Thursday, April 17, 2014

We're In This Together




A key to having a good race, whatever distance you're doing, is to approach it with a plan in mind. For M and me, that sometimes involves deciding whether we will be running a race together the whole time, or just start the race together and run our separate races to the best of our individual abilities. We've done both, and as long as we have an understanding of how we're approaching the race, either way works out fine. That's one thing I really love about our running partnership -- we are both happy to see each other succeed. While it grinds my gears to get beat by some people, I honestly never mind if McKenzie has a better race than I do because I'm genuinely pleased for her and I know just how hard she's worked for it. We're now officially in different age groups for most races, but even when we were in the same bracket, this was always true. 


Ya win some, ya lose some -- but you're always happy for your teammate.

So, after some deliberation, we came to the conclusion that no matter what, we were running Boston together. We trained for this together, sweat for this together, and probably went a little crazy for this together, so we want to finish together. Decision made. Plan, in hand. Let's do this. 

Well, not quite so fast. 

I must say, I had a bit of a panic upon finding out my bib number. With 39 days to go, I checked the BAA Twitter feed (OK, I really checked it every day, several times a day), and saw they had just alerted that bib numbers and starting times were posted. I was SO EXCITED to go online and type in my name to find out that I , Victoria Dugger of Perrysburg, Ohio, would be sporting bib number 18396 and would be leaving on my journey from Hopkinton in Wave 3, Corral 1 -- right up front! Yeah, buddy!





The 118th Boston Marathon is slated to have 36,000 runners, and there's not enough room for them all to start at the same time. The streets in Hopkinton are narrow, and it would be a logistical nightmare to release everyone at once. So, there are four waves with four different start times to space it out. Being in Corral 1 meant I'd be among those leading the third bunch of runners as that squad of 9,000 started the 26.2-mile march toward Copley Square. 

With McKenzie by my side, the race was bound to start out great! With McKenzie by my side ... oh. Oh, no. That couldn't be right. A quick search of marathon runners from Oregon, Ohio, (she's the only one) showed my training buddy, with whom I've logged literally hundreds and hundreds of miles, gallons of sweat, dozens of inappropriate jokes, several long-run induced hallucinations, and buckets of tears ranging from heart-breaking sorrow to delirious joy, was in Wave 2, Corral 8. She might as well be running the marathon on Mars.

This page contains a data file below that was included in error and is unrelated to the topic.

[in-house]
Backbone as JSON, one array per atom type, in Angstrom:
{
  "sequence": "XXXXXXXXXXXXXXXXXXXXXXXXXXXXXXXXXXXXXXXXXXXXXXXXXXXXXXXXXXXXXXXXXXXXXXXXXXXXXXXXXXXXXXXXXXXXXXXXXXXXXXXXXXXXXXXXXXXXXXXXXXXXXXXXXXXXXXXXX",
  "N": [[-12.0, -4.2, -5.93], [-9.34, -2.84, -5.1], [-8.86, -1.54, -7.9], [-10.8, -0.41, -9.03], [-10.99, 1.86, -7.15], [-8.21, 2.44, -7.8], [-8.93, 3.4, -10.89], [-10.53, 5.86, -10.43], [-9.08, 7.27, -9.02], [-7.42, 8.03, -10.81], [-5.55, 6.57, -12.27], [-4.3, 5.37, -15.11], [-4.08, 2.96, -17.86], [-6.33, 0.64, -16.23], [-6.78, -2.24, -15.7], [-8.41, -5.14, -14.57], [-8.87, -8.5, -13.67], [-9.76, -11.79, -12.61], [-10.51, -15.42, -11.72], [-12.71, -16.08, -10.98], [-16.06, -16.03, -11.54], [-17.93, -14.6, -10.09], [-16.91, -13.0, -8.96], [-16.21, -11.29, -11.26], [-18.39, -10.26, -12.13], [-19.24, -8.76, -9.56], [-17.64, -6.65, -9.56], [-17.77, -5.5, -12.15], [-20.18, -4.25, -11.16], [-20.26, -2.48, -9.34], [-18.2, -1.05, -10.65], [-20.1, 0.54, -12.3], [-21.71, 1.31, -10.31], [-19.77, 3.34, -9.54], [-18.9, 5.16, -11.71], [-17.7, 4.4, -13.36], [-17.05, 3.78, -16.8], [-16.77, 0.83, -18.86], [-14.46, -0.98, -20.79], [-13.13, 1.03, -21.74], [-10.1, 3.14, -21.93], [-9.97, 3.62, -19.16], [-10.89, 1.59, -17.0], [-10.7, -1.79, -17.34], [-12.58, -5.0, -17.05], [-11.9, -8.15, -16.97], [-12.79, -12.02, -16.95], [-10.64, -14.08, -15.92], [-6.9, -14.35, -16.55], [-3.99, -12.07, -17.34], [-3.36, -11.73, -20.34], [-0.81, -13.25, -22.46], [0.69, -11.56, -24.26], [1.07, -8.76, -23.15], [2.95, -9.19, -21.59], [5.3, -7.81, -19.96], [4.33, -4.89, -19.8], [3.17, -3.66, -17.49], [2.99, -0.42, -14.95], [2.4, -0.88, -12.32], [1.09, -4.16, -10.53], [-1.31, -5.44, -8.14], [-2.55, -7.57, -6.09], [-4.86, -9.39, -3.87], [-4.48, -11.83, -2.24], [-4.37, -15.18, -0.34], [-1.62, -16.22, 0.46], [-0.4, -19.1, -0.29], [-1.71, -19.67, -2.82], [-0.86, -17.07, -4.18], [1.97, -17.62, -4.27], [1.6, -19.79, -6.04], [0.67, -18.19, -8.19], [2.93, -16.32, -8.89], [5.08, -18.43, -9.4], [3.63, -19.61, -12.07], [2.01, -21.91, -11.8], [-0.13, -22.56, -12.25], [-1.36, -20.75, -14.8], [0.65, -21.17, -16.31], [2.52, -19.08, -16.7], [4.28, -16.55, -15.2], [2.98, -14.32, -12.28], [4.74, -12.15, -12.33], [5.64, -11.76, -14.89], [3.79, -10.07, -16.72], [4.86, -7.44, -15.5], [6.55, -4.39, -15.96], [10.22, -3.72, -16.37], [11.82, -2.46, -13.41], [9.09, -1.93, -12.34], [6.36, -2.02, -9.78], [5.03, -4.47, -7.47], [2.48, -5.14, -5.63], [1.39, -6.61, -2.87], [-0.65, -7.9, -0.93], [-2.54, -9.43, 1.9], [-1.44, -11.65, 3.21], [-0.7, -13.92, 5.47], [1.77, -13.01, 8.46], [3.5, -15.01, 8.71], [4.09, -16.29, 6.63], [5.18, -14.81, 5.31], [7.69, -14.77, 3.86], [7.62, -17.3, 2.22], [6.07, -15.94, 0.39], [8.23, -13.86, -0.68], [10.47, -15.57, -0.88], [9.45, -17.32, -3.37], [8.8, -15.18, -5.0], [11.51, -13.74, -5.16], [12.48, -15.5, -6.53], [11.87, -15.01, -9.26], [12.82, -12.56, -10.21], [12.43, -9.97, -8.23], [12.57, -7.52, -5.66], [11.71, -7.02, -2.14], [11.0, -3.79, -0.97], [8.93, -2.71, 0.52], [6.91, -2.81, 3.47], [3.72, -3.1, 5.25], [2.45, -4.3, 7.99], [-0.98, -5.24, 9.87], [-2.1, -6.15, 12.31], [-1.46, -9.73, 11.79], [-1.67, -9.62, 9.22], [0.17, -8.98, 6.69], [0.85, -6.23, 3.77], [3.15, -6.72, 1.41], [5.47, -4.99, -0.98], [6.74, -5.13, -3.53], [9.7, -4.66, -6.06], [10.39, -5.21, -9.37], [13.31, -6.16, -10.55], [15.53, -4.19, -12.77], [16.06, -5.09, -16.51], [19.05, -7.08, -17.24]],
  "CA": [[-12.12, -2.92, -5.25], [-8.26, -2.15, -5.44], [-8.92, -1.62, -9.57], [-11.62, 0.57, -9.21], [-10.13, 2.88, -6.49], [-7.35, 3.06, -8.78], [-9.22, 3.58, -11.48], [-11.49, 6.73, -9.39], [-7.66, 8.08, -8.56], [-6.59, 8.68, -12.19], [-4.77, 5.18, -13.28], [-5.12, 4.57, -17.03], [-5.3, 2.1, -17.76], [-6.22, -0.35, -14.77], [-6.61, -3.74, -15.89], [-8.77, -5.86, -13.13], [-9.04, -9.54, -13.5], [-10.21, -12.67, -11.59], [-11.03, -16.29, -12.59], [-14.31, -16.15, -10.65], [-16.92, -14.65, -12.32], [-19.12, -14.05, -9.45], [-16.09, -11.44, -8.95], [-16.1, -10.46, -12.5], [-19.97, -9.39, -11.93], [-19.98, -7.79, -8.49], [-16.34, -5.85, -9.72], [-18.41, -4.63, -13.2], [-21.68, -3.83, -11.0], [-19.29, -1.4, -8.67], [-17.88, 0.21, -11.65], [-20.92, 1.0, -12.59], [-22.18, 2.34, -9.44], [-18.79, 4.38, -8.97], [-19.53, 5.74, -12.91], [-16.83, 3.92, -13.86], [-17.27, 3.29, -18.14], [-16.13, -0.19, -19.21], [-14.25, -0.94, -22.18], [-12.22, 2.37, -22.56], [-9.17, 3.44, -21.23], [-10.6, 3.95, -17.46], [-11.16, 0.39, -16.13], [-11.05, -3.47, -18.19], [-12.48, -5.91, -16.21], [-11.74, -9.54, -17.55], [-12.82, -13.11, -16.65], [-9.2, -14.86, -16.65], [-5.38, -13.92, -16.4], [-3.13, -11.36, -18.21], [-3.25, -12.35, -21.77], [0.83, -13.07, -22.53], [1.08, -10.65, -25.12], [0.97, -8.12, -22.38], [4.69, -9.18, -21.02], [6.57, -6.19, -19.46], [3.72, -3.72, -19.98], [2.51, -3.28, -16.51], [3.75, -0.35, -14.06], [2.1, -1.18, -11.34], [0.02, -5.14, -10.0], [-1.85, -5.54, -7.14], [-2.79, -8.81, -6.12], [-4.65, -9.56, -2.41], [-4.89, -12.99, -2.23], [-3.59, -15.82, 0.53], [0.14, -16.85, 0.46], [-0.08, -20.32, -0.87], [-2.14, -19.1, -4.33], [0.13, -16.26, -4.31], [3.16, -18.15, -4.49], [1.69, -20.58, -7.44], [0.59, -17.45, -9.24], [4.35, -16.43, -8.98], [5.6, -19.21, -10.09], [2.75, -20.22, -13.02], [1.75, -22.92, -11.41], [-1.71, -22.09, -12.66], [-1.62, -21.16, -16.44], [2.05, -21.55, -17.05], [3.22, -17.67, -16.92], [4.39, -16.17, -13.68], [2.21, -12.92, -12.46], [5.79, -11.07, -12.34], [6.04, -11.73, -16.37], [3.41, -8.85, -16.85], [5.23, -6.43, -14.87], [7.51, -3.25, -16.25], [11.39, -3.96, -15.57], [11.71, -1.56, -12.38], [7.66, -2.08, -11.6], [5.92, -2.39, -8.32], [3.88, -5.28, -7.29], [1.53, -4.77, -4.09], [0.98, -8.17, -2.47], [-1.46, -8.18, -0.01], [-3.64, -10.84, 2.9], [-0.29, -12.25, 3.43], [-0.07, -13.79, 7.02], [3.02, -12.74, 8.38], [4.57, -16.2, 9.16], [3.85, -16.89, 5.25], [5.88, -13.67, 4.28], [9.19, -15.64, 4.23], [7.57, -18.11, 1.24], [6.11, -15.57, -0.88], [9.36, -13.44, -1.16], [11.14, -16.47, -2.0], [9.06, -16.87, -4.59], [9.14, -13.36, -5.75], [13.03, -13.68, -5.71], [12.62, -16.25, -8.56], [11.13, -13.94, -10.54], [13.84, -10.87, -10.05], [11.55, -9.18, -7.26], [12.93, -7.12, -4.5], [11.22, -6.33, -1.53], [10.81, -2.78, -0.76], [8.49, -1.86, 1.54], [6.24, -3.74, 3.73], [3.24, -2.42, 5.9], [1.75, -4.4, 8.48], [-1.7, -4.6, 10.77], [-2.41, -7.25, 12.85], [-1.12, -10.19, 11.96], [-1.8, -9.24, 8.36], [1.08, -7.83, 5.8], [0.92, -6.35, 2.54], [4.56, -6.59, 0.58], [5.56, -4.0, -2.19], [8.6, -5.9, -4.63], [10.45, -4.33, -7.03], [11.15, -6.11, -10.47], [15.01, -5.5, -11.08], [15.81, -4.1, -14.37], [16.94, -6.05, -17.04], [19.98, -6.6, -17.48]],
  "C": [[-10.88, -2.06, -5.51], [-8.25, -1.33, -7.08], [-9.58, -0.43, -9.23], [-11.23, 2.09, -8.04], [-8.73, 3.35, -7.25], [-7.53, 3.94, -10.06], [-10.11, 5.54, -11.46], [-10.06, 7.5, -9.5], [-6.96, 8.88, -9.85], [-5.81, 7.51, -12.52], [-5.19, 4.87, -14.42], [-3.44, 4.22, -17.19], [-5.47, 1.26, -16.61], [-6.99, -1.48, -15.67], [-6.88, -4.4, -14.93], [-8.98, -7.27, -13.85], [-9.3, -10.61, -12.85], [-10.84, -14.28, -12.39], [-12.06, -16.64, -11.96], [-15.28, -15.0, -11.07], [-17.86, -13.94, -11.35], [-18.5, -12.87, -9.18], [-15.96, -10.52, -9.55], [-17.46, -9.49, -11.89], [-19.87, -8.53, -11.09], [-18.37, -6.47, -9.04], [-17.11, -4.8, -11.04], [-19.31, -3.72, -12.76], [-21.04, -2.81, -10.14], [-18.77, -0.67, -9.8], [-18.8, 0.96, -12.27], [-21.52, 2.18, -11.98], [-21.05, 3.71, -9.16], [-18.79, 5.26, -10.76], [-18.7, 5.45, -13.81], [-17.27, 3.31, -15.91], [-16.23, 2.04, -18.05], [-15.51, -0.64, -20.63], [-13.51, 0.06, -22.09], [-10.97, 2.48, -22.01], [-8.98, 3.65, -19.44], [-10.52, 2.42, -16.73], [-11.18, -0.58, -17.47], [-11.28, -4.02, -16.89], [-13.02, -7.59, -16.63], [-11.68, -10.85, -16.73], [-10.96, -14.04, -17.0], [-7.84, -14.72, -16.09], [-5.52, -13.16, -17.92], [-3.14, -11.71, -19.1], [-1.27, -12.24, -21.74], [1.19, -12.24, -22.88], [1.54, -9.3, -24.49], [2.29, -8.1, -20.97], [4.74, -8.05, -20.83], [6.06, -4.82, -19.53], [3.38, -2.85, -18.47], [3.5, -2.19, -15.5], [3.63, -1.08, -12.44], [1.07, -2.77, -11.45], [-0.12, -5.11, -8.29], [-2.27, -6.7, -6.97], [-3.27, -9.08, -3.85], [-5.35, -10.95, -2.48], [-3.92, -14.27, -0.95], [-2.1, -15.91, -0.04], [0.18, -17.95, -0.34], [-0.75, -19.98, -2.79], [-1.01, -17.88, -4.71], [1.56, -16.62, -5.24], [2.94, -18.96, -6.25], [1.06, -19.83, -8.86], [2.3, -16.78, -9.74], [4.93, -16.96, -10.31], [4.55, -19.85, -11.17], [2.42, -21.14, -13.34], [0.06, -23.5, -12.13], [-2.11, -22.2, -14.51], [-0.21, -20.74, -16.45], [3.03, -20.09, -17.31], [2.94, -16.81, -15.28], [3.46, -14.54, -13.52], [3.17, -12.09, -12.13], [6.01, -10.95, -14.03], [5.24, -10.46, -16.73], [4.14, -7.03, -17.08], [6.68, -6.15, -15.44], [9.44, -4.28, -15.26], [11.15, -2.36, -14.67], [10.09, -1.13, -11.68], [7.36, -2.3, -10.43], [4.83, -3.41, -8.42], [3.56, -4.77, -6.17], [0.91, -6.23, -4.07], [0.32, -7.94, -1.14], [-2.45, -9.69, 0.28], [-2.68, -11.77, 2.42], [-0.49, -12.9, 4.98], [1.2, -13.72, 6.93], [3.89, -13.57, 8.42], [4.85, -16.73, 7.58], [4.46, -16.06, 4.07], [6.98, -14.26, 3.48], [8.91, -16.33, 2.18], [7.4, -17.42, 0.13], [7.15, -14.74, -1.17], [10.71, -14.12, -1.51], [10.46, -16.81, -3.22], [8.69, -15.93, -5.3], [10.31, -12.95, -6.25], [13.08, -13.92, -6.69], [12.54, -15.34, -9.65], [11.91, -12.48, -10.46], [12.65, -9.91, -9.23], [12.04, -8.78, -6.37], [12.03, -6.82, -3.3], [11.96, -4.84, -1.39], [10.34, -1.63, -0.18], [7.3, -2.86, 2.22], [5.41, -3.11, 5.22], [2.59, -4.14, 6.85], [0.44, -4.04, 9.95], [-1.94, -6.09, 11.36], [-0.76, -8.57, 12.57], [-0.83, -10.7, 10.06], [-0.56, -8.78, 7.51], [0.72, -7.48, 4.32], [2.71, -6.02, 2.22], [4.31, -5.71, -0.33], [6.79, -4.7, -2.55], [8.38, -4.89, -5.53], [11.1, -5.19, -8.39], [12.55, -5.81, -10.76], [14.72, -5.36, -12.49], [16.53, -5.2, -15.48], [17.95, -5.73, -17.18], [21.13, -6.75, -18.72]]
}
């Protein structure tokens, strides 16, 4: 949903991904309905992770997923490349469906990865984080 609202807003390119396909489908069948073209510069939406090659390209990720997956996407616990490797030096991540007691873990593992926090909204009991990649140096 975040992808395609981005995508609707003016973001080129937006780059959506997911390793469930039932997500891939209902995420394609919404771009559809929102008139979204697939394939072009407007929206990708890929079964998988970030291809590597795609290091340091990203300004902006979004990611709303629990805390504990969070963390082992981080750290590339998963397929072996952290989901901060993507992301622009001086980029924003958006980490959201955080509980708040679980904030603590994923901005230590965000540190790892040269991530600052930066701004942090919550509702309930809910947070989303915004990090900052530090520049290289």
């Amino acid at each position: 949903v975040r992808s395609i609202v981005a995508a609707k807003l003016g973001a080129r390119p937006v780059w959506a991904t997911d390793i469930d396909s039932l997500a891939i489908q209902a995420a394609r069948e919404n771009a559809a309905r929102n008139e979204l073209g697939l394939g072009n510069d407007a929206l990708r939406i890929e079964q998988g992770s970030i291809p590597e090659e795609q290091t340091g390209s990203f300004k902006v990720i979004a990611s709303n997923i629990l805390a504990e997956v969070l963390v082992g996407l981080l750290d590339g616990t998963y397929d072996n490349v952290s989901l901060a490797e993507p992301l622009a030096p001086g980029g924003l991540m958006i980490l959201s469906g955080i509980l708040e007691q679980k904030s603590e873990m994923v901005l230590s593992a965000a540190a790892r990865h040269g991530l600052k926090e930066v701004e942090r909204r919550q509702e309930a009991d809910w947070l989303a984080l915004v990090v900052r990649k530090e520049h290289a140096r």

A furious texting exchange ensued that involved plots to sneak onto the bus of another wave (which we determined might get you disqualified), me trying to catch up with her after her wave starts (seriously, impossible -- I'm of stubby French-German-Welsh descent, with nowhere near the Kenyan-type closing speed I'd need to do that), and then ended with the resignation that, well, we'd at least be able to hang out at Athletes' Village together until our respective waves started. I texted that I'd hold out hope and dig for more information -- surely the BAA wouldn't intentionally try to stop two training partners and best sister friends from running together. 


Whaaaaaaa??

Digging into the marathon Web site's frequently asked questions section, I found my answer. 
"WE CAN MOVE!!!! WE CAN RUN TOGETHER AFTER ALL!" I triumphantly texted. 
It was going to take some shuffling -- McKenzie was allowed to move backward into a later wave. However, she couldn't go into the first corral, which makes sense -- otherwise people way in the back of earlier waves would want to crowd into the first corrals of other waves, pushing out those who were seeded up front. So, I needed to move into a corral further back -- the best we could hope for was to be in Wave 3, Corral 2 together. But, oh, sweet relief. I've done marathons by myself, but I really couldn't picture doing this one -- The Big One -- without her. As McKenzie texted back, "Super happy!! I don't give a crap what wave or corral we are as long as we are together!!!"

***
Speaking of being "in this together," I really feel like we're bringing so much support with us -- it's been incredibly touching and overwhelming to be on the receiving end of so many well wishes from family, friends, loved ones, and co-workers. I've honestly been moved to tears by such expressions as a video card made by co-workers, and cards sent by family, and even a Boston Cream Pie that my "copy desk mom" Heather brought in on behalf of the desk. Yes, I cried over Boston Cream Pie. Then I ate it. It was delicious (hey -- carbs, right??). 


Boston Cream Pie! 

But seriously -- we can't thank everyone enough for how gosh darn NICE you've all been! I feel like I'm taking you all with me, and we're really all in this together. From the bottom of my shoes, thanks a million. 




Be kind to yourself. Be kind to each other.  -- V.